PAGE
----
Monday Moth: Arniocera erythropyga
April 12, 2010 14 Comments
Last week’s king cricket quiz (Tuesday Teaser) reminded me that I still have quite a few photographs from my trip to South Africa, now 10 years ago, that I still haven’t shared. This pretty little moth is Arniocera erythropyga, which I photographed at Geelhoutbosch farm in South Africa’s Northern (now Limpopo) Province while clambering up the magnificent north-facing escarpment of the Waterberg Mountains.
I saw this moth as it sat on the foliage of Grewia sp. (family Malvaceae) – fully exposed for all the world to see. If we’ve learned anything by now, we know that brightly colored insects that expose themselves conspicuously during the day are probably protected by chemical defences (or perhaps mimicking something that is). Such was the case for Bromophila caffra, an equally strikingly-colored fly that I saw on the same hike, and it is also the case for this moth as well. Arniocera erythropgya is a member of the family Zygaenidae, or burnet moths – many members of which are known to release hydrogen cyanide (Scholtz and Holm 1985). This is the same family to which another toxic species I featured last spring belongs (Pyromorpha dimidiata). A number of moths and butterflies in other families are also known to release HCN (produced by the breakdown of cyanoglucosides sequestered from the plants on which they feed); however, all life stages of zygaenid moths, including the egg, contain these compounds. This suggests that zygaenid species are capable of synthesizing these compounds themselves rather than needing to sequester them from their host plants (Scoble 1992). While some zygaenid larvae do feed on plants that contain cyanoglucosides, they apparently do so simply because of their tolerance to the compounds but without the need to sequester them from the plant.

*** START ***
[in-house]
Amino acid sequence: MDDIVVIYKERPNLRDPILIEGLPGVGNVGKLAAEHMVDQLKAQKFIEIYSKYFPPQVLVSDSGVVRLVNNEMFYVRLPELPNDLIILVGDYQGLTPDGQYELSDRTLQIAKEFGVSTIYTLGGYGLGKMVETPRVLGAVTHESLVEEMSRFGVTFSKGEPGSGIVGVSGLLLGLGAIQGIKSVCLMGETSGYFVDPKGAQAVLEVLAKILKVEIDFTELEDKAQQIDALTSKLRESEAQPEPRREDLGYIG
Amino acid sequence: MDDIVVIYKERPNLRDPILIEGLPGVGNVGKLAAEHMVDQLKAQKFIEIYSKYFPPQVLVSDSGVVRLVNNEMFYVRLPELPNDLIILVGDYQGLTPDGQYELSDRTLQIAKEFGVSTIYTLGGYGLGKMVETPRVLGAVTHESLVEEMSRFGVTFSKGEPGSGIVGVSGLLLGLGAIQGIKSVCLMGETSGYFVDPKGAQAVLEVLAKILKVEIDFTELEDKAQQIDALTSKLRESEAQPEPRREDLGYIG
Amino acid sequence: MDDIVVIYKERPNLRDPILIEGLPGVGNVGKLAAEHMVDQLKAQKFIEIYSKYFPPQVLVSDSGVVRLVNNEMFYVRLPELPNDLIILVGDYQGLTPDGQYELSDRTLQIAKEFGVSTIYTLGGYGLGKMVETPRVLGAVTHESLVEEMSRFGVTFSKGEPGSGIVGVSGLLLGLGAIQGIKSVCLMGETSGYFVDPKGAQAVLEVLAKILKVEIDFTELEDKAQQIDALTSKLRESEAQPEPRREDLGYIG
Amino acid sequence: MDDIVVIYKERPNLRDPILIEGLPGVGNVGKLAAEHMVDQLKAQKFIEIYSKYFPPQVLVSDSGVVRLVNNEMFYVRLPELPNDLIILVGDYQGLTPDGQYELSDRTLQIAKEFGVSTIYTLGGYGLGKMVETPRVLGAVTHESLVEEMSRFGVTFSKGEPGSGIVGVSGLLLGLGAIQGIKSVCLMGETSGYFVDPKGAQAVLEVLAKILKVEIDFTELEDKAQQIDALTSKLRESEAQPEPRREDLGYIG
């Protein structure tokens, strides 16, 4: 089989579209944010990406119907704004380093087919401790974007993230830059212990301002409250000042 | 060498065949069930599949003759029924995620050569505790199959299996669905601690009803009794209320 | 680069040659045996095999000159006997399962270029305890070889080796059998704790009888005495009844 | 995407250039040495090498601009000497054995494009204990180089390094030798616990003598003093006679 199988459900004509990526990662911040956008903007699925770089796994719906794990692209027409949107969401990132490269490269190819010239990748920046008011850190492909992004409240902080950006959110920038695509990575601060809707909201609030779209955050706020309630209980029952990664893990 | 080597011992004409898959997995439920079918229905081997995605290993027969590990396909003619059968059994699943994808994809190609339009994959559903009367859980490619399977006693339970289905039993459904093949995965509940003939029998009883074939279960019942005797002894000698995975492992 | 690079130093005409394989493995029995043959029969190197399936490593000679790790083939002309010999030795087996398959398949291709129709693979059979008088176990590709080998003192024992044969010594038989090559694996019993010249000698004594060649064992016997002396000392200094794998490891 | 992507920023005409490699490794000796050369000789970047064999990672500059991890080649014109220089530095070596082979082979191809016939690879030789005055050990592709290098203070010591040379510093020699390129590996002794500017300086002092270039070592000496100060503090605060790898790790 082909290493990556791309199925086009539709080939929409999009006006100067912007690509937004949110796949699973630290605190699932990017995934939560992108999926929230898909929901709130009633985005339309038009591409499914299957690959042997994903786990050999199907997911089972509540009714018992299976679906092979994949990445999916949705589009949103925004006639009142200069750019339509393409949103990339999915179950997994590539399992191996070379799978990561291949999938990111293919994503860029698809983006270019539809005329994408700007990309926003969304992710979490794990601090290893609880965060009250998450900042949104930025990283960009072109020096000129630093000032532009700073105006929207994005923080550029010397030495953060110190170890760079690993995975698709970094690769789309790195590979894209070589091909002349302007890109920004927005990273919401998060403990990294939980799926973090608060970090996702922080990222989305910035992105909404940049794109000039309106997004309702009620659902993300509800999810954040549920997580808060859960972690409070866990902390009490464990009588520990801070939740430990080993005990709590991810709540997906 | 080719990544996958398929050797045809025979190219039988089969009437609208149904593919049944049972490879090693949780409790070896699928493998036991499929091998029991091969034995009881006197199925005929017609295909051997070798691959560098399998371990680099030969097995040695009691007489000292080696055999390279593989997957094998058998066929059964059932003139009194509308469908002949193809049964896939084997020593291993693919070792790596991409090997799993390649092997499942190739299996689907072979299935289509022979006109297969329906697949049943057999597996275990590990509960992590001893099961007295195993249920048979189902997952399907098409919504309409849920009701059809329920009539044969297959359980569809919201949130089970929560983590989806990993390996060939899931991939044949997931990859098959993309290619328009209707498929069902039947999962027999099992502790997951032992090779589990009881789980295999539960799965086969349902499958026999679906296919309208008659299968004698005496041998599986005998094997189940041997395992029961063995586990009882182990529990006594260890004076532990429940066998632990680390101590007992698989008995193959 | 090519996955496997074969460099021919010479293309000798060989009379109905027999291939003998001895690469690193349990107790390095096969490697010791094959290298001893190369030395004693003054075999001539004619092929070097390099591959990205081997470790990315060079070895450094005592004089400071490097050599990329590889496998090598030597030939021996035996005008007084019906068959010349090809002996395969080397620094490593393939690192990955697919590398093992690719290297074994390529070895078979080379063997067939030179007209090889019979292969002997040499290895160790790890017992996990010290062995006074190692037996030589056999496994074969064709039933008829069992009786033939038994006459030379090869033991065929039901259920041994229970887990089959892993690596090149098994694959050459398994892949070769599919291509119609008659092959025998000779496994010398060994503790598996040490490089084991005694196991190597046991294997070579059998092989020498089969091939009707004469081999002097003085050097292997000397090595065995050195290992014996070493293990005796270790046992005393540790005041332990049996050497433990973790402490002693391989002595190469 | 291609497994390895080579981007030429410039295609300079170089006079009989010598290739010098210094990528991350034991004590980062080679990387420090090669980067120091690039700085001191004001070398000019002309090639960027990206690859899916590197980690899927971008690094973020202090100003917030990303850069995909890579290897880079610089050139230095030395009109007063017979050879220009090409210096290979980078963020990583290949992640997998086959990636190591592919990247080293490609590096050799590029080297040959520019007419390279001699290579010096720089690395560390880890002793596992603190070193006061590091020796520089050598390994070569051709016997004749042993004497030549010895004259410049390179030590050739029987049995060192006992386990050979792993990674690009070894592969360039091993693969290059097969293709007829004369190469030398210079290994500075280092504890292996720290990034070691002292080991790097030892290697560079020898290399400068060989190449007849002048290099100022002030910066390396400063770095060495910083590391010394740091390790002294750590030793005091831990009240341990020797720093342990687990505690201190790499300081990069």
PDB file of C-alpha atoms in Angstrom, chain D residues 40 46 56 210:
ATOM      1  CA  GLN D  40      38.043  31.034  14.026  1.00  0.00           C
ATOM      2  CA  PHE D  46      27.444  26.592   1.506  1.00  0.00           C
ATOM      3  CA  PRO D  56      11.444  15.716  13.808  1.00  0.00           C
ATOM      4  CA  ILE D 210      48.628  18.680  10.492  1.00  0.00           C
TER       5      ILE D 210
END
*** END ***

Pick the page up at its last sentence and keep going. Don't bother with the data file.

Thus, when I saw and approached this little moth, it didn’t flinch or flee. Protected by toxicity, it continued sitting brazenly atop its exposed perch – welcoming me to see it, daring me to do anything more than take its photo.
My thanks to Roy Goff at African Moths for confirming the identity of the individual in this photograph.
Scholtz, C. H. and E. Holm (eds.). 1985. Insects of Southern Africa. Butterworths, Durbin, South Africa, 502 pp.
Scoble, M. J. 1992. The Lepidoptera. Form, Function and Diversity. Oxford University Press, Oxford, 404 pp.
Copyright © Ted C. MacRae 2010.